The Central Bank is looking at additional share issues that would dilute state control in Russia's two biggest banks and offer an alternative to the equity sales formerly expected to be the main mechanism for the government's ambitious privatization agenda.
While top officials in the Kremlin and the government have repeatedly stated their support for the state sell-offs, the proposal is the latest indication that strong forces remain committed to obstructing privatization.
“We have the privatization of Sberbank and VTB in our plans,” Central Bank First Deputy Chairman Alexei Ulyukayev said in an interview with Izvestia published Thursday. “But is the sale, the fiscalization, of these stakes really needed?”
Abandoning share saleswould mean the loss of huge revenues for the government: the 7.58 percent stake in Sberbank alone is worth up to $6 billion. “This is a formal rejection of privatization,” Ulyukayev said.
Unlike a direct sale, however, a share issue would provide the banks themselves with more capital — instead of simply switching capital ownership from the Central Bank to investors. Additional financing would help offset a current slowdown in loan growth and provide a buffer in the case of macroeconomic deterioration.
Prime Minister Dmitry Medvedev's cabinet has committed to reducing the state's holding in Sberbank by 7.58 percent, and in VTB by 25 percent, within 18 months. A divestment of the stake in Sberbank was scheduled for fall last year but has been repeatedly delayed because of turbulent market conditions.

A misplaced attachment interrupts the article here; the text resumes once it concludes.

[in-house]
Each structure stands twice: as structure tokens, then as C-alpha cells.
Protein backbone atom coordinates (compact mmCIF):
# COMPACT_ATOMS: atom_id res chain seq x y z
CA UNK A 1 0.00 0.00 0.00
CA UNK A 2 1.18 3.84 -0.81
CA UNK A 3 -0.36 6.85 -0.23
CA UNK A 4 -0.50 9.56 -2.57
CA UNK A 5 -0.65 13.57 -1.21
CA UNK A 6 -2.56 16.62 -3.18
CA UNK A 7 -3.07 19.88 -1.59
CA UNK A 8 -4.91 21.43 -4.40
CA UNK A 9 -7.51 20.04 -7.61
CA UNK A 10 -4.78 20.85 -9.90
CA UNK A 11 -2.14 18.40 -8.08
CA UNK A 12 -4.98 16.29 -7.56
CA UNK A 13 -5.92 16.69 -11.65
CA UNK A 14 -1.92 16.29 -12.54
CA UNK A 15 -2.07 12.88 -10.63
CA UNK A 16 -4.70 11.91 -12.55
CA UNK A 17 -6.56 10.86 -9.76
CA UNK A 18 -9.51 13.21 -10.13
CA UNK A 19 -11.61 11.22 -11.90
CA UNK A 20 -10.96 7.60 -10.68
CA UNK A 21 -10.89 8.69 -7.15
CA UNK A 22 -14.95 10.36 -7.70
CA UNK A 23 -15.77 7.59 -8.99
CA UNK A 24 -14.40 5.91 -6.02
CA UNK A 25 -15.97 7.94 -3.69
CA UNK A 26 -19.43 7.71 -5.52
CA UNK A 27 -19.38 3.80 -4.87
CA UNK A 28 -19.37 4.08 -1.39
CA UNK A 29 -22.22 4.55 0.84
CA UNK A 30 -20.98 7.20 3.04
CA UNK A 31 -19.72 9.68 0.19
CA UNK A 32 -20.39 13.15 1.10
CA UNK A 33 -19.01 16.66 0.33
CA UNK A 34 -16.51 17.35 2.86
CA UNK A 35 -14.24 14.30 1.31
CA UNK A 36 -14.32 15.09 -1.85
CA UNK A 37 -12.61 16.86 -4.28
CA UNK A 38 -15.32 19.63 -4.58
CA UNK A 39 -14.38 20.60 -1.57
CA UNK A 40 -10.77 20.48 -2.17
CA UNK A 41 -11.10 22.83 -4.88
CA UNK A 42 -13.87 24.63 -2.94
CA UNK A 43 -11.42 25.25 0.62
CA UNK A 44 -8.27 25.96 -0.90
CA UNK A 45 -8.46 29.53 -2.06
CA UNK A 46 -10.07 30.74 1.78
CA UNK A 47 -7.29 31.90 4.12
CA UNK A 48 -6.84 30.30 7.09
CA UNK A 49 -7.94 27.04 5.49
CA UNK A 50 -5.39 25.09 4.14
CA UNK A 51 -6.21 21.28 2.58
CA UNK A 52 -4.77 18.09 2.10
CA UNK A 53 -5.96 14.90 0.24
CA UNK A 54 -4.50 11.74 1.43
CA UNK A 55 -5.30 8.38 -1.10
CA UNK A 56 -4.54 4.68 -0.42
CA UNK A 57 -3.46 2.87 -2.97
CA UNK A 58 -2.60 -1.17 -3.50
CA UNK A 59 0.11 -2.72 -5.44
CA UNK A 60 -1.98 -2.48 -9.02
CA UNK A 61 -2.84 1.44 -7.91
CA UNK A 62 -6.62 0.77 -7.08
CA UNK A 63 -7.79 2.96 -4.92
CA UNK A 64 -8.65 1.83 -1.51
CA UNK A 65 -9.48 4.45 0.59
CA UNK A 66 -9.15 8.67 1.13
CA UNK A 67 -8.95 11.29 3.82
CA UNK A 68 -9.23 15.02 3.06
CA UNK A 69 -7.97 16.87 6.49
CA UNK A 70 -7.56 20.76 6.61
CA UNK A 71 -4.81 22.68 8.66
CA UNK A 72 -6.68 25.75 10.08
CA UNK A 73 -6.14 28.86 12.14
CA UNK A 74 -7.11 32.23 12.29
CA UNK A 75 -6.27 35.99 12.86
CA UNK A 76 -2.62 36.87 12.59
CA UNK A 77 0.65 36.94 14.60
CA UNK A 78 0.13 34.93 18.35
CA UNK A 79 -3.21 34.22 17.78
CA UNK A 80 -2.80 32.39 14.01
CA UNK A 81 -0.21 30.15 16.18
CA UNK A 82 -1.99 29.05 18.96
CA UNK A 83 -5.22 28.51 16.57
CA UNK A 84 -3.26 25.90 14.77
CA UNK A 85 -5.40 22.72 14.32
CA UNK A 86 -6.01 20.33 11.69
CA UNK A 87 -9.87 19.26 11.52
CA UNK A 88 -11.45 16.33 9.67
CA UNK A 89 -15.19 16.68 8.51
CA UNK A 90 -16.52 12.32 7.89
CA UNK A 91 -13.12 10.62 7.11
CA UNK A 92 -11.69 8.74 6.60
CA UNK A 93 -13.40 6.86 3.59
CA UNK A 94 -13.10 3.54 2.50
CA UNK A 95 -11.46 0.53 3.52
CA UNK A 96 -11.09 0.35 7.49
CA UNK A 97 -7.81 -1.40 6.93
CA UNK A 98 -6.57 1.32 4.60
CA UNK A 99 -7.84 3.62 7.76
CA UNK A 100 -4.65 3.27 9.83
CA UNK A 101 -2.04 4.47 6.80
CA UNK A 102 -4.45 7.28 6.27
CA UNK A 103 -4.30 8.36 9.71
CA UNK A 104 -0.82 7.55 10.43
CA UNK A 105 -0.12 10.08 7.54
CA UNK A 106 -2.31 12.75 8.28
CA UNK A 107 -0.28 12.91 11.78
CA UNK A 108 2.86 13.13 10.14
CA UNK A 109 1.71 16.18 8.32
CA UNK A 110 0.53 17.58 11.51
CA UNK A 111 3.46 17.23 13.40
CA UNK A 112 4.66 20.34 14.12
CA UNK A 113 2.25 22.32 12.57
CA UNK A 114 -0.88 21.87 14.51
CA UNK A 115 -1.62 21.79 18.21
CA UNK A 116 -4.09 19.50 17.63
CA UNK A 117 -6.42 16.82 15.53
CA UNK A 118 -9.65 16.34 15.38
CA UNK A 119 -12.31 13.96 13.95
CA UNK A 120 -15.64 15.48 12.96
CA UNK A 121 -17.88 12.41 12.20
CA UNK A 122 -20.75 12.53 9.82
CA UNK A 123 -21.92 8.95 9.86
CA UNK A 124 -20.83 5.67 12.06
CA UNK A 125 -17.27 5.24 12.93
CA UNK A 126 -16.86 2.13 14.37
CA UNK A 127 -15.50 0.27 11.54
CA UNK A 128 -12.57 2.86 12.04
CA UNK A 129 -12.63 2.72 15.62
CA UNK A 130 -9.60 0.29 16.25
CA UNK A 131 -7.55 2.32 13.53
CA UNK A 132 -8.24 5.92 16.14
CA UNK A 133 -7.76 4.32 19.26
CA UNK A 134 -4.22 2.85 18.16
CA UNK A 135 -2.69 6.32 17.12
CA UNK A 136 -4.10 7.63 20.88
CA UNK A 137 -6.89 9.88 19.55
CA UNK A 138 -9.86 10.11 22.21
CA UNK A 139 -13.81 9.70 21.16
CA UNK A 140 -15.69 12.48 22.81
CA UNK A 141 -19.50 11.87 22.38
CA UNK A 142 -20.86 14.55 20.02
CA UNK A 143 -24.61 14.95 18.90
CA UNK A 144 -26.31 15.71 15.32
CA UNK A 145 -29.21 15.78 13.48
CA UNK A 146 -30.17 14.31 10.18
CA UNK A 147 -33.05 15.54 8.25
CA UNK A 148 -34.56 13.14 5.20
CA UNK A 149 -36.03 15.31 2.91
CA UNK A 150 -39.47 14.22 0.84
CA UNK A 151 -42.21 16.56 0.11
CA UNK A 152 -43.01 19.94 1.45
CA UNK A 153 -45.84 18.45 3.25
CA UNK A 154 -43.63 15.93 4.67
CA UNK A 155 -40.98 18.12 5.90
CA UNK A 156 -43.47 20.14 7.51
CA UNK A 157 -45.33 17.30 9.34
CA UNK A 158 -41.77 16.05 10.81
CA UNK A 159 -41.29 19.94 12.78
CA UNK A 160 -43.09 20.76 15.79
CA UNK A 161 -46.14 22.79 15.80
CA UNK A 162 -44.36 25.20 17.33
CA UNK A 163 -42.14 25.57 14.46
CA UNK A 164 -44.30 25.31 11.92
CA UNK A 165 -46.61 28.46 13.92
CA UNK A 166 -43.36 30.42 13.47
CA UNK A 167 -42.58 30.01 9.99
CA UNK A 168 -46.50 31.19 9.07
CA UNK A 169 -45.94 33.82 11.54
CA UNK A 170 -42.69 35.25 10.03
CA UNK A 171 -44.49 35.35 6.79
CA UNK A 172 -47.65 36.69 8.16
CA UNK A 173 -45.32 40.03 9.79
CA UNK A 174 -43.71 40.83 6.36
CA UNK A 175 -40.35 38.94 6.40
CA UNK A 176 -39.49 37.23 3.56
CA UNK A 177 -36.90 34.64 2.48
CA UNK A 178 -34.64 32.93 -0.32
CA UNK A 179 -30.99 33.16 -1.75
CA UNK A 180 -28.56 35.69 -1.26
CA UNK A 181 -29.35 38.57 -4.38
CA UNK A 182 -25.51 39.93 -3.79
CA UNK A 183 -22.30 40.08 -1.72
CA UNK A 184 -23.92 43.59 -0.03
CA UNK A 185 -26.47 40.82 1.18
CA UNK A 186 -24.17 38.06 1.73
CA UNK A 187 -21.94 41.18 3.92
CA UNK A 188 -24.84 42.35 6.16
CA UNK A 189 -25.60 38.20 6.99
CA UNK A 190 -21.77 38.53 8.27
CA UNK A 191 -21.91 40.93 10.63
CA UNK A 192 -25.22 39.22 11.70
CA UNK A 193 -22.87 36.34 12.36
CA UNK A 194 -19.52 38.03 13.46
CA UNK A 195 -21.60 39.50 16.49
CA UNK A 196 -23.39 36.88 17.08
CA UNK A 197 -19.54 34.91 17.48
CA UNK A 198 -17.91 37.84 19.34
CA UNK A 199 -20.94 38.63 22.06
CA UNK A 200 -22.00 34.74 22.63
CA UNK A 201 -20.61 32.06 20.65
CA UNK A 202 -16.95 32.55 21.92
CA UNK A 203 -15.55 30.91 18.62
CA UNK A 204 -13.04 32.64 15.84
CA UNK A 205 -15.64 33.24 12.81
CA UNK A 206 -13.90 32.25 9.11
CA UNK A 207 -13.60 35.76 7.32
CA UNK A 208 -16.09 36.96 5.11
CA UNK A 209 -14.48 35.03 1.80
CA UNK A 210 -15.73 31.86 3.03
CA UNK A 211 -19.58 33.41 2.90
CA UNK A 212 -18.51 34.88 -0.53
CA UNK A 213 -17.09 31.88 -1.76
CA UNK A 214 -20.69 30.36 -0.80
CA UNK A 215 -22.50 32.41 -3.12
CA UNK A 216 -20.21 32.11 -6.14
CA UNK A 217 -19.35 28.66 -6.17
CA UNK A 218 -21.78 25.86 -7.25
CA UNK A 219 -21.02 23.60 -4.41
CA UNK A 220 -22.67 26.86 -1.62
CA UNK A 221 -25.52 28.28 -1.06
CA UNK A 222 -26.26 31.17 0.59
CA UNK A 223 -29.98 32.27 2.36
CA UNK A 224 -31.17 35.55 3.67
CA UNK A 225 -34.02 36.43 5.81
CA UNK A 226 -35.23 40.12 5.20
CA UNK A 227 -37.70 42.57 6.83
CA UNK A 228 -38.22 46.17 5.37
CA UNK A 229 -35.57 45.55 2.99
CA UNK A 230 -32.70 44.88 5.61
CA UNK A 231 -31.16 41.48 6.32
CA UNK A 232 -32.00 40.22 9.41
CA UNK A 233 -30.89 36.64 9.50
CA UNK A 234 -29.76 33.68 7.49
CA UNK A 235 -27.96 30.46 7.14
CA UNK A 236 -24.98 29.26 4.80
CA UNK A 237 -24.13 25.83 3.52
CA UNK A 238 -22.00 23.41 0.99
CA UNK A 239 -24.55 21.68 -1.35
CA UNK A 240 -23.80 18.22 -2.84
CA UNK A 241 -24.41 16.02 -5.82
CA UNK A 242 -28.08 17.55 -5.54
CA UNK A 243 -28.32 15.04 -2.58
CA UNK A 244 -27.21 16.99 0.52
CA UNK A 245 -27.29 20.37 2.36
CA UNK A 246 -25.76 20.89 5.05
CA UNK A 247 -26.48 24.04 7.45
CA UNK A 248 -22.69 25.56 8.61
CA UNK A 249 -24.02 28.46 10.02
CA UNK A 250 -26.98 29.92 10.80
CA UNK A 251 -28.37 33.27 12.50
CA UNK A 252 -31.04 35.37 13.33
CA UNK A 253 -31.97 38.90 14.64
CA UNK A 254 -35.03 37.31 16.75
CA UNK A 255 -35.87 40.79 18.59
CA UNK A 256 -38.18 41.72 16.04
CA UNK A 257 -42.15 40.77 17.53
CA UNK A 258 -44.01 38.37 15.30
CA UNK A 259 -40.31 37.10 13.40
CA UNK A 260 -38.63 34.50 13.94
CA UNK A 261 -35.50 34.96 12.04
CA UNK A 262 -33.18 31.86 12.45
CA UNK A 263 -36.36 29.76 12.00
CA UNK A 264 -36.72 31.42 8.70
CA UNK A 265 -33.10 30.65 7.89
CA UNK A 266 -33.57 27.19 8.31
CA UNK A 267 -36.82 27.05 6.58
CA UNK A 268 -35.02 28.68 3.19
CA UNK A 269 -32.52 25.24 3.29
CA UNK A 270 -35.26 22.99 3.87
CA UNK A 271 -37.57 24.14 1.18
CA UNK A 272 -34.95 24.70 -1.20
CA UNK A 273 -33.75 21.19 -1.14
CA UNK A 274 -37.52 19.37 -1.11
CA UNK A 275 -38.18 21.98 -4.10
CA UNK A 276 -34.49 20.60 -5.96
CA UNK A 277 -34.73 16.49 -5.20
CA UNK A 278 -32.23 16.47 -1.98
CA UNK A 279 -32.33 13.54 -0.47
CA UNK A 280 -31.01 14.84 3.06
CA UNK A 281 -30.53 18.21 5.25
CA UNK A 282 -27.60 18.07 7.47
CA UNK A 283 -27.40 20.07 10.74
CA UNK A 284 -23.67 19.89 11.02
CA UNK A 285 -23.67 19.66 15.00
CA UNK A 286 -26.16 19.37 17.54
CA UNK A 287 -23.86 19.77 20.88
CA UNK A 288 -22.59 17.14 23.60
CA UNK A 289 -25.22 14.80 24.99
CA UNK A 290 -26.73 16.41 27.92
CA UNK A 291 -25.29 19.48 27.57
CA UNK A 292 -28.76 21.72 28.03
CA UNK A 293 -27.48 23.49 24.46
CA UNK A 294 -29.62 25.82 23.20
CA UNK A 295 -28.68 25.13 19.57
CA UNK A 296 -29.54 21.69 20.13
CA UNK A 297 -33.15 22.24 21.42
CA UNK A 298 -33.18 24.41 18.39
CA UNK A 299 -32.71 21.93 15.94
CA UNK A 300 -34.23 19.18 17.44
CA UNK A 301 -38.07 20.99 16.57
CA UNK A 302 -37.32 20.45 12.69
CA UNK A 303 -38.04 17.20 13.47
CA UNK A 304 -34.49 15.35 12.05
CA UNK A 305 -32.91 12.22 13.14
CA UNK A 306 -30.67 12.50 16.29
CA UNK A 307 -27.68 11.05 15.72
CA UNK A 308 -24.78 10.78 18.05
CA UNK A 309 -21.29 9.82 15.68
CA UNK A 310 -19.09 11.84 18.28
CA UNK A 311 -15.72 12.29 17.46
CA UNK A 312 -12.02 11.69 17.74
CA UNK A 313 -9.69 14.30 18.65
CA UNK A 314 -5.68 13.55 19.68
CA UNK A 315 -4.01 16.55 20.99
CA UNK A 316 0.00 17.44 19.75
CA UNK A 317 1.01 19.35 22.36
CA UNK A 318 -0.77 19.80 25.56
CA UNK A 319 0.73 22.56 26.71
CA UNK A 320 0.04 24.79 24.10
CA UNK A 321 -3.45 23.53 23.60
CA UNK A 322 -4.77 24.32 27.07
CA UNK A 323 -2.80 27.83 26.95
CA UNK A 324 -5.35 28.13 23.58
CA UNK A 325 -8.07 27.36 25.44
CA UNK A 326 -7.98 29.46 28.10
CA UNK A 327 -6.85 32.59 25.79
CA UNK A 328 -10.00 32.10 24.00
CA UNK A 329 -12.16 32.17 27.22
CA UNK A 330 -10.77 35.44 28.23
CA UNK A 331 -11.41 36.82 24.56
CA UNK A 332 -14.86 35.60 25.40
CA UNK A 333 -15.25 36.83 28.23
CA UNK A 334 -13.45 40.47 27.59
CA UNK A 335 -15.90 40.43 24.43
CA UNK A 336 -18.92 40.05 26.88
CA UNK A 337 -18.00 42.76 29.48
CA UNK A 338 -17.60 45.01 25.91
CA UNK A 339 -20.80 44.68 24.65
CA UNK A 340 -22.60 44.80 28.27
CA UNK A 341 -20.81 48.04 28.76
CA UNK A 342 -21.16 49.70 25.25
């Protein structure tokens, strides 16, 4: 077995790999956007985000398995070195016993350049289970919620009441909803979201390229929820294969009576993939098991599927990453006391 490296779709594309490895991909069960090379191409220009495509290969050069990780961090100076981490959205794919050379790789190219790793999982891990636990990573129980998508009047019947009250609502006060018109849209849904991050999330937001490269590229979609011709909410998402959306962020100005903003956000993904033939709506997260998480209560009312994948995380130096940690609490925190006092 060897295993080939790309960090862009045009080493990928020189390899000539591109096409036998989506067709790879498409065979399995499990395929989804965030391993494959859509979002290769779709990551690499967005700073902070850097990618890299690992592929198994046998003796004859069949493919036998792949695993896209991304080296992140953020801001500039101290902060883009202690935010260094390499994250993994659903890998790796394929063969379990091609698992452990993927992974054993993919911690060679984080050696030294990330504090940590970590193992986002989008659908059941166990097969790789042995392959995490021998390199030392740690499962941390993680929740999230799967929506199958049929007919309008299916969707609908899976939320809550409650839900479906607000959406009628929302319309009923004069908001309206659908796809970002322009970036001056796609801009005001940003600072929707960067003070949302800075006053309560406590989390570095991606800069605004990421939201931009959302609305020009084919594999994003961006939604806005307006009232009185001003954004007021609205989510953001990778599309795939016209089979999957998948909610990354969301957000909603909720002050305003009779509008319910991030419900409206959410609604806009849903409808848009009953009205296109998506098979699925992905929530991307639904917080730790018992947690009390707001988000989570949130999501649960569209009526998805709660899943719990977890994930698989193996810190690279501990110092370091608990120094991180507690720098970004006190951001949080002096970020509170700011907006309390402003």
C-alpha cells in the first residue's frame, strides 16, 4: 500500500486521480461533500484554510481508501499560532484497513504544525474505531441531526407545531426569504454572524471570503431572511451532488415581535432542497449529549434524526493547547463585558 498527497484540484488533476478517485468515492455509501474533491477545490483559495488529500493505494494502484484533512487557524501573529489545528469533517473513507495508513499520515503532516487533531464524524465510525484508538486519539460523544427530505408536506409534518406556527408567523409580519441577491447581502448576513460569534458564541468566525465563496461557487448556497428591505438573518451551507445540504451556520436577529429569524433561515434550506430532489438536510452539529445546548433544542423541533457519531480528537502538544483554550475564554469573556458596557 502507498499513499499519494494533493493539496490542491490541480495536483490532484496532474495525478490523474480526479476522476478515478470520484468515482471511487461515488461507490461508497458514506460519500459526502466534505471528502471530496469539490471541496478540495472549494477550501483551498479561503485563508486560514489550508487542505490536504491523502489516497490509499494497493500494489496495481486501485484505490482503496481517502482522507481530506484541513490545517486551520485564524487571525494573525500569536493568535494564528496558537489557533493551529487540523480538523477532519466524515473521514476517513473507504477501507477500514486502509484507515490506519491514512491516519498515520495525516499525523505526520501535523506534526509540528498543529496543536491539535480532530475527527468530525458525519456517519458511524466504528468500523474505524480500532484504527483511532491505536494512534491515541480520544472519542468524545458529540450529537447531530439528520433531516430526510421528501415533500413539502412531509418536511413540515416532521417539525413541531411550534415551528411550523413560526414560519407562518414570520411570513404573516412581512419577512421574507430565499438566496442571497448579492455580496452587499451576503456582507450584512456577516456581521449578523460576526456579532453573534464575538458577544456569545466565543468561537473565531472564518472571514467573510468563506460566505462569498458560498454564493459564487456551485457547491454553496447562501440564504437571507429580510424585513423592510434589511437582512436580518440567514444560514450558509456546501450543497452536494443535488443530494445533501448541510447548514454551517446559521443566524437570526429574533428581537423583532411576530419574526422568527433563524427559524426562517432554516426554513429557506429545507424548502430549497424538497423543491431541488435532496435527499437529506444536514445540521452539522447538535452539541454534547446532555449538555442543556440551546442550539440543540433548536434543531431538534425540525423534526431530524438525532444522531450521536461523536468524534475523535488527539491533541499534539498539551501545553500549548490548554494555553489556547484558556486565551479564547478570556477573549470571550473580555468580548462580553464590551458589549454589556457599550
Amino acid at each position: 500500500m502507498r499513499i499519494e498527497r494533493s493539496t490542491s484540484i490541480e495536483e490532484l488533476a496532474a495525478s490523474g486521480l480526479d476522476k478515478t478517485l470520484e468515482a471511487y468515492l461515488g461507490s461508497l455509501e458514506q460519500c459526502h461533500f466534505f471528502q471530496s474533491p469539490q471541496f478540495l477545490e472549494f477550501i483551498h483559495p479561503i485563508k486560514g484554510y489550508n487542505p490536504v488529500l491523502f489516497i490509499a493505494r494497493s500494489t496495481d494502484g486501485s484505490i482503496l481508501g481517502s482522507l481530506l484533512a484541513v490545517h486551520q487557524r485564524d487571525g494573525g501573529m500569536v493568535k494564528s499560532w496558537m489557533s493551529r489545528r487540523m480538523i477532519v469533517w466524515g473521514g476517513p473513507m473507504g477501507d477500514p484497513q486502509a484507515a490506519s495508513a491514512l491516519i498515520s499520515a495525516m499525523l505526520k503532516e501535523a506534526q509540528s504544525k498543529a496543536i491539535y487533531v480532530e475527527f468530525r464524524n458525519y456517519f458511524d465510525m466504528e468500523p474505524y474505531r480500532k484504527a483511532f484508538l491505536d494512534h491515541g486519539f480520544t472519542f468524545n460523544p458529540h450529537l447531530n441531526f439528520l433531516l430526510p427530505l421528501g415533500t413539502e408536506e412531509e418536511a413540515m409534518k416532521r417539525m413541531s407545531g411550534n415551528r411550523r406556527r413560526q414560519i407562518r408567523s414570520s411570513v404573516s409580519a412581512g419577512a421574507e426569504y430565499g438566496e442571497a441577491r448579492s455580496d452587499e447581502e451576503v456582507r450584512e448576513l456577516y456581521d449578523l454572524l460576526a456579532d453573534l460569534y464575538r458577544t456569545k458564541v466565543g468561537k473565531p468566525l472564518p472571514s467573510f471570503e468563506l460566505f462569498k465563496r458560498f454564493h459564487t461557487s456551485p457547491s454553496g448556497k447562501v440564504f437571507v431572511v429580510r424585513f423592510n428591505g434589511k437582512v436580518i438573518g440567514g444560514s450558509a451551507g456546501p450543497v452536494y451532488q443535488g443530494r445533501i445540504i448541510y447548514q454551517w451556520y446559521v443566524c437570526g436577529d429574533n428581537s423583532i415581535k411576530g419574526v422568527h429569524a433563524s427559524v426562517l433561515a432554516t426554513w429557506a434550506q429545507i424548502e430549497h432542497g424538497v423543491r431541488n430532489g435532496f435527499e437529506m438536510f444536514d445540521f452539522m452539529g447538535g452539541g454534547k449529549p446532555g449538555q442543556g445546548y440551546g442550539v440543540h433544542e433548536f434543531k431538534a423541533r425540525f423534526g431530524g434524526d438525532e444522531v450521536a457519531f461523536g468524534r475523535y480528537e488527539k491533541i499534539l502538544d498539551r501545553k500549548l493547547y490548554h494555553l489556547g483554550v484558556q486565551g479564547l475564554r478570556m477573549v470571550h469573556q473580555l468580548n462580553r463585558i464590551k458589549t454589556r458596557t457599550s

New share issues are no easier to achieve in adverse markets than equity sales. “If this decision is made it will not be well taken by the markets,” said Dmitry Vinogradov, deputy head of research at UBS. “Essentially it exposes shareholders to additional risk.”
But Ulyukayev stressed that a share issue would have the same effect as privatization. “In substance it is the same thing,” he said. “We will get privatization through an increase of private ownership.”
“This option is likely being considered as a preventive measure,” said Troika Dialog analysts in a note to investors Thursday. “The government would at least lower its participation in banks and remove from the table the potential issue of supporting their capital.”
“In terms of capitalization VTB is in a more vulnerable position [than Sberbank],” said Vinogradov — which might make it a more attractive as an initiator of new share issues. Credit rating agency Fitch re-affirmed Sberbank's credit rating Thursday as stable at BBB, the same as Russia itself, and described the financial institution's capitalization as “reasonable.”
But analysts said it was unlikely that the government's privatization schedule for VTB and Sberbank could be carried out entirely by gradually watering down control via new share issues. A combination with equity sales was the likeliest outcome, they said.
“Such large primary issues seem on the high end and unrealistic given the markets' fragile mood,” wrote Troika.